Malibu Hotel Blends Country and Coastal for Lazy, Relaxing Summer Days
The Surfrider Hotel offers a laid-back feast for the senses with the best of the land and the sea.
The last time Emma Goodwin was at the apiary, a swarm of bees flew up the sleeves of her shirt and stung her up and down the arms. “The pain was unbearable,” the co-owner of Malibu’s Surfrider Hotel remembers. She kept two bowls of ice water at the front desk to dunk her arms in between checking in guests.
“I’d look up with my arms soaking in these big bowls and say with a smile, ‘Welcome to the Surfrider!’” Such is the glamorous life of the hotelier behind the hotel that in the past few years has established itself as one of the most quintessential Southern California coastal retreats.
Today Emma is keeping her distance from those hives as she crouches in the brush with a pocketknife, trimming bunches of mustard flowers to put in vases back at the Surfrider. Just 10 minutes up from the beaches of Malibu, there’s farmland, and oaks, and apiaries, and ranches tucked into the canyons and up the hills and down the valleys—and for most folks who didn’t grow up around here, it’s a fact lost to the glamour and the draw of the beaches and the bling.
From the apiary, we go to Thorne Family Farm, where the hotel gets much of its produce: baby carrots, chard, artichokes, strawberries. It’s a bucolic property, one of the few working farms still in the neighborhood, with goats and chickens in the back and on weekends a farm stand. Here chef Jacob Wetherington picks tangerines from the tree, dodging, yes, more bees.
“When I was a kid we’d ride our bikes up in the middle the of the PCH because there were hardly any cars,” says farmer Larry Thorne. “Back then people looked at Malibu residents like we were bumpkins.” Not so today. Larry’s been known to say he’s the only guy farming $50 million worth of land to make $50,000.
Then it’s back to the Surfrider for one of those languorous lunches that lazy sunny days in Malibu are made for. Emma, who’s from Australia, frames it this way: “It’s how we do it at home. A three-hour lunch. In bed by eight. Up by six to surf.”
The Surfrider sits snugly in the crease of the earth where the steep hills of Malibu lean toward the ocean, the tectonic hinge of the California dream. From the roof deck you get unparalleled intimate views of that intersection where, in just a few hundred meters, so much is compressed: Look up and there’s the steep cliff—dry grass covers it today, but in spring after rain it becomes a sea of yellow mustard blossoms. Look down and there’s the PCH, that artery of iconic road trips, with super-exotic sports cars and dilapidated surf vans parked along the highway. And just beyond, the postcard-perfect 100-year-old pier jutting out, the Channel Islands in the distance, and the world-famous surf break with longboarders still hot-dogging like they did back when the Gidget movies were filmed there.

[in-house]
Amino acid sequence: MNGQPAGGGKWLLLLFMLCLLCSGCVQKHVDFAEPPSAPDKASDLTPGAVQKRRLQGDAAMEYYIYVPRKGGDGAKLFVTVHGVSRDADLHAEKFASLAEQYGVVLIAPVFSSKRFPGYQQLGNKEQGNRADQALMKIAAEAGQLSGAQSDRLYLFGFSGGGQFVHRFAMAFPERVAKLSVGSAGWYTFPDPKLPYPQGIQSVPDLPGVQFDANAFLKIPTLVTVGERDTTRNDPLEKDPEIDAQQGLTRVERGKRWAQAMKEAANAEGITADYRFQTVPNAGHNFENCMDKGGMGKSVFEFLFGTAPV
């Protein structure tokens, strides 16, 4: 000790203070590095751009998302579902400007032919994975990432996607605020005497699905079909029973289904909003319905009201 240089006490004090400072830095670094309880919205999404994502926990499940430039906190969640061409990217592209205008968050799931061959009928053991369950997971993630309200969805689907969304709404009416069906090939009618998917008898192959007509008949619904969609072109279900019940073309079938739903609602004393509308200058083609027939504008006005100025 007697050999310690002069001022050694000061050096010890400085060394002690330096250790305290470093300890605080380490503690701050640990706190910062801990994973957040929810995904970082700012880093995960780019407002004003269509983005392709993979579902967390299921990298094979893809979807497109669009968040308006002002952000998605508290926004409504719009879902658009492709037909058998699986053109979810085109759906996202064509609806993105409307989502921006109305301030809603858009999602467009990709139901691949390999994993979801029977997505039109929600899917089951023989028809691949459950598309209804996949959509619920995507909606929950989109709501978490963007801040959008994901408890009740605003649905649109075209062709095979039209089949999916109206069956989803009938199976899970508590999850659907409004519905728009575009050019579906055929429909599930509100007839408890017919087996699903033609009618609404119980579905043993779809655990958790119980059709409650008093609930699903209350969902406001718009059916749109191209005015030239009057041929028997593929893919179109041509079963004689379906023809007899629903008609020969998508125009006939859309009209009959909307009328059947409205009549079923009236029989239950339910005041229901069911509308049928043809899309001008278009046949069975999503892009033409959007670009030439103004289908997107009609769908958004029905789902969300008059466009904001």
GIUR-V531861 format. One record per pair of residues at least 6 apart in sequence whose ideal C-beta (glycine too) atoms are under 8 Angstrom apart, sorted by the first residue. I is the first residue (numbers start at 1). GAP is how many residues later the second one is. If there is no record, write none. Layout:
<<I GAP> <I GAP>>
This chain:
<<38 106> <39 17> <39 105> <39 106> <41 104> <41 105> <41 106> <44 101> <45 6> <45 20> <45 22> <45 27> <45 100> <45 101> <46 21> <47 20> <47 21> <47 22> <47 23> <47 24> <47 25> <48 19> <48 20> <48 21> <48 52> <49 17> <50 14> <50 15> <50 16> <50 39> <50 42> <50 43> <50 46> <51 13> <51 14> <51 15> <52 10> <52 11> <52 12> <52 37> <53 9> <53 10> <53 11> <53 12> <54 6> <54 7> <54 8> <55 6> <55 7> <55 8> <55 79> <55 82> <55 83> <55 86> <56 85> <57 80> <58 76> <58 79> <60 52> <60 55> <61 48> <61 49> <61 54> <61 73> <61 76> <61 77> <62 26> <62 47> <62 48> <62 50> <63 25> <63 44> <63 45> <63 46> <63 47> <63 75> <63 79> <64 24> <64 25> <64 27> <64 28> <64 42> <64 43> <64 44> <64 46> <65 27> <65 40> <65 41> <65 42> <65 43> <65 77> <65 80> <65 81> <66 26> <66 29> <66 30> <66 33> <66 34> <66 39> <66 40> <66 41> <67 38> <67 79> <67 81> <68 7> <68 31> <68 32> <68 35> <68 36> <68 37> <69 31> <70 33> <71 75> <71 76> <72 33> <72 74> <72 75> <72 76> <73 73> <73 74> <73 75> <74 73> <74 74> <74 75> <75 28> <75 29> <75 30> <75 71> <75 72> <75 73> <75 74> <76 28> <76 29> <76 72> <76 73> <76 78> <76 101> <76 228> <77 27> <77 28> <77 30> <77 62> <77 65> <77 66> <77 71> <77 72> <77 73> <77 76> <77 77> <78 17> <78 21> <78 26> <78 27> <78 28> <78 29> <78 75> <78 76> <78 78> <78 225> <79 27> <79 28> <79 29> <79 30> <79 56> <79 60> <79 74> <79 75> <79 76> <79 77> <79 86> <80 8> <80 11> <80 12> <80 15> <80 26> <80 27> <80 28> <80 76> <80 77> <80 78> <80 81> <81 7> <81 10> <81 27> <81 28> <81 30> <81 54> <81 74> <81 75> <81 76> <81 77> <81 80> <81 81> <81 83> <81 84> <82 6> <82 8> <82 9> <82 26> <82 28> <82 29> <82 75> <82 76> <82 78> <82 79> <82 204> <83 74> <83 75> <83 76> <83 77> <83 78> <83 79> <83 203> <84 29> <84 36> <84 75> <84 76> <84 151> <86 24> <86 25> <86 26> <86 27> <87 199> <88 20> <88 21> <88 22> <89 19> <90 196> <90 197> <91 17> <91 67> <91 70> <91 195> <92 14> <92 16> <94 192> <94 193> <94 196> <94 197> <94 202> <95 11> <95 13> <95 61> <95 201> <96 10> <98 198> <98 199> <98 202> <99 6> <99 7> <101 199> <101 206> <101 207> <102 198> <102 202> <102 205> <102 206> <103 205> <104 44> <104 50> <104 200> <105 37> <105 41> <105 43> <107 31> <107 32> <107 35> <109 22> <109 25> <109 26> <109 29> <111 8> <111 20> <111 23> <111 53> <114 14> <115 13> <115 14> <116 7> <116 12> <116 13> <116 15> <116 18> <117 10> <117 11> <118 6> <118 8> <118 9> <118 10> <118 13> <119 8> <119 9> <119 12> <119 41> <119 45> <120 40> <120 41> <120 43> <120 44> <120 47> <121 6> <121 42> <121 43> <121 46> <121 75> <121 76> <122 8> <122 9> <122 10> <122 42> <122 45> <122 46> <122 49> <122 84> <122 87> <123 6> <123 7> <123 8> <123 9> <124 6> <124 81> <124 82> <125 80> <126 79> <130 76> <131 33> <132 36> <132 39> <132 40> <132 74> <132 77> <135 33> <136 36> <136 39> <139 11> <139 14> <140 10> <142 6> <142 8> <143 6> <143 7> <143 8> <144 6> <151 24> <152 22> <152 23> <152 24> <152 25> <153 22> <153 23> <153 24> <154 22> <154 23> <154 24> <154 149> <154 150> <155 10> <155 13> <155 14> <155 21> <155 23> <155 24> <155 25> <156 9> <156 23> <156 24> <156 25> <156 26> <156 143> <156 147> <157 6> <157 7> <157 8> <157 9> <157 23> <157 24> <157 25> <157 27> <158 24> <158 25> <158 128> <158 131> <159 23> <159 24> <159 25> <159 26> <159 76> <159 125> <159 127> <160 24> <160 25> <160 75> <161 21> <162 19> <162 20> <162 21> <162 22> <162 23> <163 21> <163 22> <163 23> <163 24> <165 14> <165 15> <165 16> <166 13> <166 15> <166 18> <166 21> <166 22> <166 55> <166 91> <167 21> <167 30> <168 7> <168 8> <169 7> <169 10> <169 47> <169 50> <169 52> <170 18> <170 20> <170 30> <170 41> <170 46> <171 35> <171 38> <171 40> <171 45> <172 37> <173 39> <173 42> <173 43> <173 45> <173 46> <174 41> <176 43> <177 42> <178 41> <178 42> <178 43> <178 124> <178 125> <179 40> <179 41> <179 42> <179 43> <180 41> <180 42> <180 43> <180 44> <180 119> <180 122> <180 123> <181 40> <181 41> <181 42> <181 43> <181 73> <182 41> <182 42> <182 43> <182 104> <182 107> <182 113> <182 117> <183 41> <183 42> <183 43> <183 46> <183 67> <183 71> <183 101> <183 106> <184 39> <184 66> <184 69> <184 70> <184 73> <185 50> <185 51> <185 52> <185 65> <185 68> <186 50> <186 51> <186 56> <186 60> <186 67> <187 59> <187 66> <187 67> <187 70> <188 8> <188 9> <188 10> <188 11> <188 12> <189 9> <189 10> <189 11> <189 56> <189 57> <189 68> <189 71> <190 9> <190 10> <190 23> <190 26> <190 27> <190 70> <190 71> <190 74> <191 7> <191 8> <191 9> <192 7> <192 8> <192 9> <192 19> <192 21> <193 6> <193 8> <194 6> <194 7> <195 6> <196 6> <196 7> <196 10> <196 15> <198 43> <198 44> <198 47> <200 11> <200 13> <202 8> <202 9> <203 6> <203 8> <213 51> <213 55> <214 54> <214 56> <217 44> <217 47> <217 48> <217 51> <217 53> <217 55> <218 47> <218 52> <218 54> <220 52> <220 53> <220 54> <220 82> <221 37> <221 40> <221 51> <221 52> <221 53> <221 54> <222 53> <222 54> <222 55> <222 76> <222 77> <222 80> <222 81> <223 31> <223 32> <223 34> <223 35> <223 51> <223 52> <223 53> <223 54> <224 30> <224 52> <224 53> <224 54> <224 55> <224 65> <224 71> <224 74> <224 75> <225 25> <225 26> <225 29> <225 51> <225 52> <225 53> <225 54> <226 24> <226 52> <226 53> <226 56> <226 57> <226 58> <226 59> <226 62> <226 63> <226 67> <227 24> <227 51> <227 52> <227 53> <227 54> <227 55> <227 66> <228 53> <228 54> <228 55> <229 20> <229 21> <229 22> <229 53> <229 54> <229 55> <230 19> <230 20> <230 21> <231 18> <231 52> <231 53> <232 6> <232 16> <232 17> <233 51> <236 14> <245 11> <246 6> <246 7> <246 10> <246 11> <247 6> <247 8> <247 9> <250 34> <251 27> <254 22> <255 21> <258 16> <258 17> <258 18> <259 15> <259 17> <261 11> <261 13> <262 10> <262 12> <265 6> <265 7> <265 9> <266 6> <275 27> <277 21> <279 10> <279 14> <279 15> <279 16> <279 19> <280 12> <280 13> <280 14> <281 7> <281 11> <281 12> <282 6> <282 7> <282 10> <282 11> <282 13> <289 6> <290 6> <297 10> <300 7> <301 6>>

If this arc of coast is an amphitheater, the Surfrider is the stage on which the California dream coalesces. Those bees and those mustard blossoms express themselves in the honey drizzled on desserts and in cocktails. Guests walk barefoot up to the deck for a meal or a drink, sand on their feet and salt in their hair, and sit on comfy couches by the firepit that takes the seaside chill out of the air when the sun dips toward the horizon and the sky goes all pink.
Before Emma and Matt took over the Surfrider, it was a neglected little spot that enchanted Matt, who grew up an hour up the coast and trained as a junior lifeguard on the beach just across the way. After working in New York for a decade, Emma and Matt moved to California, bought the Surfrider along with partner Alessandro Zampedri, and hired top Malibu architect and 2021 Sunset Idea House designer Douglas Burdge to help reimagine it alongside Matt, an architect by trade: The rooms were reoriented to face the ocean, with private patios and expansive views; a comfy minimalism is further softened by natural materials that patina with age.
While it isn’t the most opulent hotel, that’s sort of the point. It has all the creature comforts you’d pack into your fantasy beach bungalow: a McIntosh amp and vintage vinyl collection in the common space, intricately woven nap-inducing hammocks, a mini fleet of Mini Coopers for guests, a vintage Land Rover they’ll load with surfboards and a picnic spread. And, perhaps most impressive, some of the best food in town, thanks to the impeccable sourcing of local farmers, fishermen, and ranchers, and the creativity of chef Wetherington, who worked at Thomas Keller’s Bouchon in Vegas and produce-obsessed restaurant Farmshop in Los Angeles.
The menu at Surfrider has more dishes and drinks on it than the hotel has rooms: There’s crudo bathed in coconut milk and lime and fish sauce served with chips, numerous healthy bowls studded with pickled produce and jammy eggs and grains from the Tehachapi Heritage Grain Project, roasted fish caught off the nearby Channel Islands, excellent bread from Gjusta with herbed cultured butter, beef fattened on carrots at Santa Carota in Edison, California, smart cocktails, and a little reserve wine list of bottlings Emma and Matt have picked up here and there on their travels and brought back like housewarming gifts.
The bad news: You need to be a guest at the Surfrider to eat at the restaurant. The good news: We’ve brought you some of the restaurant’s best recipes so you can cook up a little of the California Coastal dream at a long and languorous lunch in your own backyard. There’s roasted whole fish, a citrusy summery salad, and grilled corn. And a cocktail made with none other than the honey from the bees Emma tussled with back at the apiary. Cheers to country life in Malibu.